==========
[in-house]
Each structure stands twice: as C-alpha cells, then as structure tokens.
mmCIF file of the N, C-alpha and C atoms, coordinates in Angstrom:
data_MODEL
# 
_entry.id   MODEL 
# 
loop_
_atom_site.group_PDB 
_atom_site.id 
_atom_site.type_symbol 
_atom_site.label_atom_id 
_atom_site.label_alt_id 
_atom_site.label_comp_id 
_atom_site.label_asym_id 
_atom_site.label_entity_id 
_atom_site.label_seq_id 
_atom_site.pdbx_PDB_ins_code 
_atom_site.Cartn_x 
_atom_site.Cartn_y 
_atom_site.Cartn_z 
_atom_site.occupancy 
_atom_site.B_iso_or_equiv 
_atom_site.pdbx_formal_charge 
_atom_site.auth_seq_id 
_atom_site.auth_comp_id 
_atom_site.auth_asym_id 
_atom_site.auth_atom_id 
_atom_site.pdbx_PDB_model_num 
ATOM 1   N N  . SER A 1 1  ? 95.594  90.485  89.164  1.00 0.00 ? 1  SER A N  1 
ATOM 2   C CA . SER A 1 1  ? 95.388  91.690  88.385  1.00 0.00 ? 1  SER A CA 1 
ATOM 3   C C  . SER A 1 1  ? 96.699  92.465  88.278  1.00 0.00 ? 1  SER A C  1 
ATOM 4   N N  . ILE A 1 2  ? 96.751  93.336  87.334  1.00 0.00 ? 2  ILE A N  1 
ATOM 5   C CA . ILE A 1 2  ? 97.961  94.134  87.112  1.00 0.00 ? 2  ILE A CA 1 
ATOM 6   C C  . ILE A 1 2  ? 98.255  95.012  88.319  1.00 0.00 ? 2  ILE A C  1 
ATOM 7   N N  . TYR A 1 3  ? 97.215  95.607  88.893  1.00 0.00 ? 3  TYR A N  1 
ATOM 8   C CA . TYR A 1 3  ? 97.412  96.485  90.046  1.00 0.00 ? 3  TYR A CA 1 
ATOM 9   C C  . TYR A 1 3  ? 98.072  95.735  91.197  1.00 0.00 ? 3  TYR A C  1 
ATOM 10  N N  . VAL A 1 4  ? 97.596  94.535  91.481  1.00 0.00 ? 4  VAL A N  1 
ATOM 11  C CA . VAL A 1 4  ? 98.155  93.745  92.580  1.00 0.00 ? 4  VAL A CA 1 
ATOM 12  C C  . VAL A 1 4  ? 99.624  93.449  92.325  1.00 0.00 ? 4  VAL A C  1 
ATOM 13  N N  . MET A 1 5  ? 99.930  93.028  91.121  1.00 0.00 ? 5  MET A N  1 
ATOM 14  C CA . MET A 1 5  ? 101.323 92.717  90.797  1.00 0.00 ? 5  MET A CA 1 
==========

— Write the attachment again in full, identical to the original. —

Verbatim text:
[in-house]
Each structure stands twice: as C-alpha cells, then as structure tokens.
mmCIF file of the N, C-alpha and C atoms, coordinates in Angstrom:
data_MODEL
# 
_entry.id   MODEL 
# 
loop_
_atom_site.group_PDB 
_atom_site.id 
_atom_site.type_symbol 
_atom_site.label_atom_id 
_atom_site.label_alt_id 
_atom_site.label_comp_id 
_atom_site.label_asym_id 
_atom_site.label_entity_id 
_atom_site.label_seq_id 
_atom_site.pdbx_PDB_ins_code 
_atom_site.Cartn_x 
_atom_site.Cartn_y 
_atom_site.Cartn_z 
_atom_site.occupancy 
_atom_site.B_iso_or_equiv 
_atom_site.pdbx_formal_charge 
_atom_site.auth_seq_id 
_atom_site.auth_comp_id 
_atom_site.auth_asym_id 
_atom_site.auth_atom_id 
_atom_site.pdbx_PDB_model_num 
ATOM 1   N N  . SER A 1 1  ? 95.594  90.485  89.164  1.00 0.00 ? 1  SER A N  1 
ATOM 2   C CA . SER A 1 1  ? 95.388  91.690  88.385  1.00 0.00 ? 1  SER A CA 1 
ATOM 3   C C  . SER A 1 1  ? 96.699  92.465  88.278  1.00 0.00 ? 1  SER A C  1 
ATOM 4   N N  . ILE A 1 2  ? 96.751  93.336  87.334  1.00 0.00 ? 2  ILE A N  1 
ATOM 5   C CA . ILE A 1 2  ? 97.961  94.134  87.112  1.00 0.00 ? 2  ILE A CA 1 
ATOM 6   C C  . ILE A 1 2  ? 98.255  95.012  88.319  1.00 0.00 ? 2  ILE A C  1 
ATOM 7   N N  . TYR A 1 3  ? 97.215  95.607  88.893  1.00 0.00 ? 3  TYR A N  1 
ATOM 8   C CA . TYR A 1 3  ? 97.412  96.485  90.046  1.00 0.00 ? 3  TYR A CA 1 
ATOM 9   C C  . TYR A 1 3  ? 98.072  95.735  91.197  1.00 0.00 ? 3  TYR A C  1 
ATOM 10  N N  . VAL A 1 4  ? 97.596  94.535  91.481  1.00 0.00 ? 4  VAL A N  1 
ATOM 11  C CA . VAL A 1 4  ? 98.155  93.745  92.580  1.00 0.00 ? 4  VAL A CA 1 
ATOM 12  C C  . VAL A 1 4  ? 99.624  93.449  92.325  1.00 0.00 ? 4  VAL A C  1 
ATOM 13  N N  . MET A 1 5  ? 99.930  93.028  91.121  1.00 0.00 ? 5  MET A N  1 
ATOM 14  C CA . MET A 1 5  ? 101.323 92.717  90.797  1.00 0.00 ? 5  MET A CA 1 